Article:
Journal of Immunology Research

Journal of Immunology Research / 2013 / Article
Special Issue

Autoimmune Disease Genetics 2013

View this Special Issue

Review Article | Open Access

Volume 2013 |Article ID 254874 |

András Zóka, Györgyi Műzes, Anikó Somogyi, Tímea Varga, Barbara Szémán, Zahra Al-Aissa, Orsolya Hadarits, Gábor Firneisz, "Altered Immune Regulation in Type 1 Diabetes", Journal of Immunology Research, vol. 2013, Article ID 254874, 17 pages, 2013.

Altered Immune Regulation in Type 1 Diabetes

Academic Editor: Shervin Assassi
Received16 Apr 2013
Revised19 Jun 2013
Accepted04 Jul 2013
Published21 Aug 2013


Research in genetics and immunology was going on separate strands for a long time. Type 1 diabetes mellitus might not be characterized with a single pathogenetic factor. It develops when a susceptible individual is exposed to potential triggers in a given sequence and timeframe that eventually disarranges the fine-tuned immune mechanisms that keep autoimmunity under control in health. Genomewide association studies have helped to understand the congenital susceptibility, and hand-in-hand with the immunological research novel paths of immune dysregulation were described in central tolerance, apoptotic pathways, or peripheral tolerance mediated by regulatory T-cells. Epigenetic factors are contributing to the immune dysregulation. The interplay between genetic susceptibility and potential triggers is likely to play a role at a very early age and gradually results in the loss of balanced autotolerance and subsequently in the development of the clinical disease. Genetic susceptibility, the impaired elimination of apoptotic β-cell remnants, altered immune regulatory functions, and environmental factors such as viral infections determine the outcome. Autoreactivity might exist under physiologic conditions and when the integrity of the complex regulatory process is damaged the disease might develop. We summarized the immune regulatory mechanisms that might have a crucial role in disease pathology and development.

1. Introduction

Type 1 diabetes (T1DM) is known to be the result of the selective damage of pancreatic β-cells. Other cell types of the Langerhans islets are preserved. However, the lack of insulin causes a secondary disinhibition of the glucagon-secreting α-cells [1]. The destruction of the β-cells is the consequence of a cell-mediated immune response mediated by islet-infiltrating lymphocytes and macrophages (insulitis). Cytokines secreted by macrophages are toxic for β-cells [2]; CD8+ cytotoxic lymphocytes are able to damage them by pore formation [3]. Autoantibodies that give the basis of clinical diagnosis are known to be secondary factors. However, promising experimental data has been published based on autoantibody neutralisation in nonobese diabetic (NOD) mice, one of the best known models of the human disease [4]. The knowledge about genetic predisposition has increased significantly in the last few decades. We know more genetic variants besides the HLA (human leukocyte antigen) alleles which are responsible for the most significant susceptibility. Although the role of genetic factors in the development of the disease is well established, by itself it seems to be insufficient to explain all the pathophysiological features of the disease. The role of numerous environmental factors is justified by experimental and epidemiological data. Nevertheless, none has been proven to be a main or generally accepted cause of the disease. More and more publications are raising the question whether autoimmunity under all circumstances would possess a definitely pathologic nature [5]. In this paper, we summarized the immunoregulatory processes including those recently put into the focus of T1DM development.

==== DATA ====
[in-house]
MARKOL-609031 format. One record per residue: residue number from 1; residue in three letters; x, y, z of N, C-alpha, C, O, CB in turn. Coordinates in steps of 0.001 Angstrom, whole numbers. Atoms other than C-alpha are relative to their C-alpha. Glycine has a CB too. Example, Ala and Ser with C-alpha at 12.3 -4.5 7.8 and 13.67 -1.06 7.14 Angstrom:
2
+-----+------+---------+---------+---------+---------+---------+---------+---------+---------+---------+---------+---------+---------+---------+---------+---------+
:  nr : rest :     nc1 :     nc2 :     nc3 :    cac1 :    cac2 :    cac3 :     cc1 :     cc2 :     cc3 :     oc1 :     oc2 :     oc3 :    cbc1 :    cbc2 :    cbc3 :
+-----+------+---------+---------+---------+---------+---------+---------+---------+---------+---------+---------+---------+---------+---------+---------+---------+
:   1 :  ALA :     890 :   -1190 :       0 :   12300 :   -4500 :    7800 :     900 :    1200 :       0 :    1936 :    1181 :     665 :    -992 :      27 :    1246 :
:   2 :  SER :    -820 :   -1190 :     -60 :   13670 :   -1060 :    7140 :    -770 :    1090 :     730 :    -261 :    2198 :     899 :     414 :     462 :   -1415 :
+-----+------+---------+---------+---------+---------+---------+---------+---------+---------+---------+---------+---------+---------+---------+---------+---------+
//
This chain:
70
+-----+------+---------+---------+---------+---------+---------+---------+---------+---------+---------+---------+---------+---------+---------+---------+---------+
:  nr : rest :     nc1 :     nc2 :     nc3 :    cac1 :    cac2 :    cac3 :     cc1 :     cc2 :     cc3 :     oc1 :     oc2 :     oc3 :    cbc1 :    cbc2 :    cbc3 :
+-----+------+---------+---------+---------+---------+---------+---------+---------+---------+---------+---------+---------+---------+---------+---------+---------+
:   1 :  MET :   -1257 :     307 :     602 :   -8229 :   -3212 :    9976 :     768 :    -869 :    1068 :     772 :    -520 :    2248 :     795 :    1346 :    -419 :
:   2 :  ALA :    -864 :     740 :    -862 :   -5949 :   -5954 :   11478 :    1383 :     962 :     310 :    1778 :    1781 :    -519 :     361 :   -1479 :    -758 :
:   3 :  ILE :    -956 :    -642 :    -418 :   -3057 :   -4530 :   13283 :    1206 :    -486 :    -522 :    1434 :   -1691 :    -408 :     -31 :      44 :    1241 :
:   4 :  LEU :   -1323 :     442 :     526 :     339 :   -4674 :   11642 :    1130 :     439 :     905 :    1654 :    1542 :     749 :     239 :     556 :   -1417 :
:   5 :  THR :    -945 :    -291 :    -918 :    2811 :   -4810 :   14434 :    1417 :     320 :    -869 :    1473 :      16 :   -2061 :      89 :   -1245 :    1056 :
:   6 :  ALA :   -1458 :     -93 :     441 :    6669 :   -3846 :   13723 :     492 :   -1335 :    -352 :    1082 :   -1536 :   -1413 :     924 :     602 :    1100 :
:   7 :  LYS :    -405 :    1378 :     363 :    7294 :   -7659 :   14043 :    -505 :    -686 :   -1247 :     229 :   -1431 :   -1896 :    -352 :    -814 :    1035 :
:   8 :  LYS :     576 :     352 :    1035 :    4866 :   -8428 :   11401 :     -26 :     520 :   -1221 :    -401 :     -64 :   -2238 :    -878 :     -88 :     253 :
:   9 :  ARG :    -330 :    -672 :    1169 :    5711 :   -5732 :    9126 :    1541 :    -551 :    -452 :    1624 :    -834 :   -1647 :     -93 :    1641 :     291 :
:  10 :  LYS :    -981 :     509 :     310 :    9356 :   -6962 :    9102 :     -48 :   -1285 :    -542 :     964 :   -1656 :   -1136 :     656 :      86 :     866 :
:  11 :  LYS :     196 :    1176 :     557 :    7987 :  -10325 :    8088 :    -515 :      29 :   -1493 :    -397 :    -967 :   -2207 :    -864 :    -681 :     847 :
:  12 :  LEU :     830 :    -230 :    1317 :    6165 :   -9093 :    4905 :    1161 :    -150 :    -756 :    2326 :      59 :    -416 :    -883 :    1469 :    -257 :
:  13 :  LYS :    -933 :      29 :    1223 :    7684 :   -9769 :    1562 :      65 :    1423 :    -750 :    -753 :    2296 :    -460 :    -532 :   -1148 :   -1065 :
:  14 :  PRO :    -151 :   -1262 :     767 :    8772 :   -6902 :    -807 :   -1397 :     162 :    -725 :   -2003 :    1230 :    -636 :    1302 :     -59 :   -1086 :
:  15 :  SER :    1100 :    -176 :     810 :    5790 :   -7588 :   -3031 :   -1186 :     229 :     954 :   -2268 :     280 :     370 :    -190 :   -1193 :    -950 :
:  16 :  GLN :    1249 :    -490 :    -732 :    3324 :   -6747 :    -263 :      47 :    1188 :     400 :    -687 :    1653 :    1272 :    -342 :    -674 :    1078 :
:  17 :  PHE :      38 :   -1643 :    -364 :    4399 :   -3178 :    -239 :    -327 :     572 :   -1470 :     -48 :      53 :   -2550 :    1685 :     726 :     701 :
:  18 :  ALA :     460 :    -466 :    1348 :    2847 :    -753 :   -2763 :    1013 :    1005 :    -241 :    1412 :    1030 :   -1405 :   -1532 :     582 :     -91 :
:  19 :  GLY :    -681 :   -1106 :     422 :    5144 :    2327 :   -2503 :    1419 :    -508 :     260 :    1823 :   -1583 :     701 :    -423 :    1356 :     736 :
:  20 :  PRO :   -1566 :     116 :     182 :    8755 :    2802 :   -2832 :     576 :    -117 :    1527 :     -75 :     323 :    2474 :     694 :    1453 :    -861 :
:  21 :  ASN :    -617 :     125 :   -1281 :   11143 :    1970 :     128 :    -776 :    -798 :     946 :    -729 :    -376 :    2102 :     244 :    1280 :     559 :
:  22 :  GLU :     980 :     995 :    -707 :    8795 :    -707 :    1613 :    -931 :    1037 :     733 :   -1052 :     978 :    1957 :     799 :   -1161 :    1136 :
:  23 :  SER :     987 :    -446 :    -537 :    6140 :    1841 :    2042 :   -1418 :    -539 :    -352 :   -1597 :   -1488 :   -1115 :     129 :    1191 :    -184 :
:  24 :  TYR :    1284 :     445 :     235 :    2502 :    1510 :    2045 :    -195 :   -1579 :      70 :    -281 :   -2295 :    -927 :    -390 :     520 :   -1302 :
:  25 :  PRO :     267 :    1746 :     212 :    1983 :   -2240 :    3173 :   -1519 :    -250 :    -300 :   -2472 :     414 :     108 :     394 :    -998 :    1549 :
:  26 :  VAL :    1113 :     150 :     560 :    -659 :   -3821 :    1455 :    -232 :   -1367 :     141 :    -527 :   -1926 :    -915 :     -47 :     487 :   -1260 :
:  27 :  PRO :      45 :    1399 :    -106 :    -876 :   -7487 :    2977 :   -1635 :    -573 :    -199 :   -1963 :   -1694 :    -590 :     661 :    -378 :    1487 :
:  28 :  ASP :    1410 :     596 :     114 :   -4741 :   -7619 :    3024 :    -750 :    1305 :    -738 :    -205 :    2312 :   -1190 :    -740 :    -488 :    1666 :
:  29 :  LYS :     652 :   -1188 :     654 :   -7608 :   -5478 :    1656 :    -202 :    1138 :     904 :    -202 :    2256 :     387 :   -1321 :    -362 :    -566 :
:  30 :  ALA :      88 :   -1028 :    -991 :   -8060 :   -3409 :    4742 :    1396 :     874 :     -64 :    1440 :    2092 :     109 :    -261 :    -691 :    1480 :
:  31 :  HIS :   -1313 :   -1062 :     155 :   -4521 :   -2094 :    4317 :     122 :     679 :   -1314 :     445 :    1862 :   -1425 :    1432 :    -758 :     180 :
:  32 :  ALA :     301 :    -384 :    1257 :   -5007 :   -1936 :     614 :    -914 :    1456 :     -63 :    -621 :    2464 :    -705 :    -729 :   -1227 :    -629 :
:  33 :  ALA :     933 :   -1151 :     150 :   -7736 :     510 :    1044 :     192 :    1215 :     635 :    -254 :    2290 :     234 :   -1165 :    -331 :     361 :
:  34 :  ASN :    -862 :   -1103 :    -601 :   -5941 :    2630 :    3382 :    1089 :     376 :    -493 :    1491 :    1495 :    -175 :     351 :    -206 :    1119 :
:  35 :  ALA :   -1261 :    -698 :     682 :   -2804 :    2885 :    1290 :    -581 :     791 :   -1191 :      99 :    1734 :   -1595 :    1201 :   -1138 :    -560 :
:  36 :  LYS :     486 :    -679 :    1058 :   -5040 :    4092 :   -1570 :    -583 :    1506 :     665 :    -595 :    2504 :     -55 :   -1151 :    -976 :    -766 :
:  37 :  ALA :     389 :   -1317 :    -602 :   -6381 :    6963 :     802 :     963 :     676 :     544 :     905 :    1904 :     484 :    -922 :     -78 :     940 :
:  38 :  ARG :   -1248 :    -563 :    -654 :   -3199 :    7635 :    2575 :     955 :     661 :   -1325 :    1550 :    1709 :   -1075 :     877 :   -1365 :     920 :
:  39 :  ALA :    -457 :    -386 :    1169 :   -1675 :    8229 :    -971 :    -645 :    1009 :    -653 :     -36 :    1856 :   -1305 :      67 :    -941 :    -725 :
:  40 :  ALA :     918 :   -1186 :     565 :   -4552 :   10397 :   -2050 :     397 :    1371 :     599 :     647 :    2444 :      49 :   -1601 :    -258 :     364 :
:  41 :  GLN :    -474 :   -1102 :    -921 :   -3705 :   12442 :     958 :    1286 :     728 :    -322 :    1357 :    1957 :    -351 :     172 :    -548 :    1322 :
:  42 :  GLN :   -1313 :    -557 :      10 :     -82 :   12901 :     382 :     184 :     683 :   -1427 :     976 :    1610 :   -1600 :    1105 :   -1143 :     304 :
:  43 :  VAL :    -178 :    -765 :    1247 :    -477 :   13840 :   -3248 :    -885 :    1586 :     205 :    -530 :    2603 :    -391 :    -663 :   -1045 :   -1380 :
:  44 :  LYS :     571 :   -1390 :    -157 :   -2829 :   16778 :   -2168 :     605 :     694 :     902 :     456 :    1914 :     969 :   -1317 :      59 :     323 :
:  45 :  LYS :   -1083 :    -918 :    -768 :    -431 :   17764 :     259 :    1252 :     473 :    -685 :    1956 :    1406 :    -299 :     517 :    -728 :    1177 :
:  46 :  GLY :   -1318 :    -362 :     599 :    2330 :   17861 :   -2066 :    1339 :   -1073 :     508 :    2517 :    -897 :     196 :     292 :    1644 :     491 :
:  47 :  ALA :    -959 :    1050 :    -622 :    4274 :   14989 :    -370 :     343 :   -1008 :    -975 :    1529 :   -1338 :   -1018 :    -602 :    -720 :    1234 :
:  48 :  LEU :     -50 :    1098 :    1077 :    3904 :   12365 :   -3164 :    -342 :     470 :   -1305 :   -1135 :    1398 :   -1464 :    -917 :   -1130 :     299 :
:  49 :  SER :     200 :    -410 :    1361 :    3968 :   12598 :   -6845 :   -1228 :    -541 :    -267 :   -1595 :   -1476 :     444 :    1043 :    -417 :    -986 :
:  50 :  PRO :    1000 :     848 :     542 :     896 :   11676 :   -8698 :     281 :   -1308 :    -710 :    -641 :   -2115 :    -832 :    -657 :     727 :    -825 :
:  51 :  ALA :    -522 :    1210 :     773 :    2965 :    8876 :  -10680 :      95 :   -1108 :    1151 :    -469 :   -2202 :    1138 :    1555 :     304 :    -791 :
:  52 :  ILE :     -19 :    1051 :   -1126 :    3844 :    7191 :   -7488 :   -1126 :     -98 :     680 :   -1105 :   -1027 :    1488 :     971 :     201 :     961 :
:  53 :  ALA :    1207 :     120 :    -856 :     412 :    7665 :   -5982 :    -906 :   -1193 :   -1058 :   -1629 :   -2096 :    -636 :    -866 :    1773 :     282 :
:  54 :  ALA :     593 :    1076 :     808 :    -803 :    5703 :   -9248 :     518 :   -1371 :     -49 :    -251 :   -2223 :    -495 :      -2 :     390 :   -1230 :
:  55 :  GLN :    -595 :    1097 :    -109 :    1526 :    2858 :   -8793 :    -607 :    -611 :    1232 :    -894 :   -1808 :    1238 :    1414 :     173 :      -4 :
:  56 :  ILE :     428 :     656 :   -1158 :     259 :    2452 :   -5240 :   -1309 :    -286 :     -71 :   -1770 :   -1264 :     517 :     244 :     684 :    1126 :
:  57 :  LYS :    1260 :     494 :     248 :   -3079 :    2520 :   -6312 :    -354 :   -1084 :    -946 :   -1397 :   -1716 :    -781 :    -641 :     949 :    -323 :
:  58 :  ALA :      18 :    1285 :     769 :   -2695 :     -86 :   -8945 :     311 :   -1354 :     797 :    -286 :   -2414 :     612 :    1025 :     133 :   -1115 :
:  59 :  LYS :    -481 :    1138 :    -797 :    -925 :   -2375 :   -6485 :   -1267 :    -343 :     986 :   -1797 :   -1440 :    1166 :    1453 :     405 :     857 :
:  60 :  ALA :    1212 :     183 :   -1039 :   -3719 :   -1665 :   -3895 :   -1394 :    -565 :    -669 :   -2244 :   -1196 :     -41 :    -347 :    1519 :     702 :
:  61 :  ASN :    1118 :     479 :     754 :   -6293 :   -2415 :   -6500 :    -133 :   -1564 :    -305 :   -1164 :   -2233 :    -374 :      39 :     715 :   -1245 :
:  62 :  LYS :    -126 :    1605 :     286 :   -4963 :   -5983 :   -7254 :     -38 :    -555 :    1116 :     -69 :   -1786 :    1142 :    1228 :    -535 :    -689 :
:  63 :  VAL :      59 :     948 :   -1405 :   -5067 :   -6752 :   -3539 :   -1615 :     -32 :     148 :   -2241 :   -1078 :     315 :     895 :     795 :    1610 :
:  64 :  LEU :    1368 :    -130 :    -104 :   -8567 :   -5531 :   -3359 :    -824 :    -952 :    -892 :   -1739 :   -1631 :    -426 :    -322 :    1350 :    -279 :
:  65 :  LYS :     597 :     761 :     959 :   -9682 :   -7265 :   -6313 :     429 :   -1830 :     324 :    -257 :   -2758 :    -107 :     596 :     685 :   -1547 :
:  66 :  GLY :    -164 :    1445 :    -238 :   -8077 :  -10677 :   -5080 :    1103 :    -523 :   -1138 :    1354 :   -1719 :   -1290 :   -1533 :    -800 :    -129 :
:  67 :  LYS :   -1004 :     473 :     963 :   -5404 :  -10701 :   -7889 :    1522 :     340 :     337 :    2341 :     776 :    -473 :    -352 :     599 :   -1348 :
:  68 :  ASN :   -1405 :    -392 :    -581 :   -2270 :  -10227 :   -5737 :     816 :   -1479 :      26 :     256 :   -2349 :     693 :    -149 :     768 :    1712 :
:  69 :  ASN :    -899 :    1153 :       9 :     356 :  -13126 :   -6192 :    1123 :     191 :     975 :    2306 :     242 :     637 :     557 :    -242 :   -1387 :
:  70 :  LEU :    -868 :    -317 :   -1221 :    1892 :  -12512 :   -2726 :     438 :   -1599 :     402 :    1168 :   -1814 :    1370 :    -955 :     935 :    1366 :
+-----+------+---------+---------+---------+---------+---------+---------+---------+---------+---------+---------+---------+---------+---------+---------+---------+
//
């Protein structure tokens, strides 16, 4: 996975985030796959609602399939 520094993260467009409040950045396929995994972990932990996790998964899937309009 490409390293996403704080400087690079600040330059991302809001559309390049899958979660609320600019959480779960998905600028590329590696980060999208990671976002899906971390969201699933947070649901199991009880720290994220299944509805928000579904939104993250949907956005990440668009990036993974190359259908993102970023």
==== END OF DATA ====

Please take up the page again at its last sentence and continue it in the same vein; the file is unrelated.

2. Immune Tolerance and Genetic Factors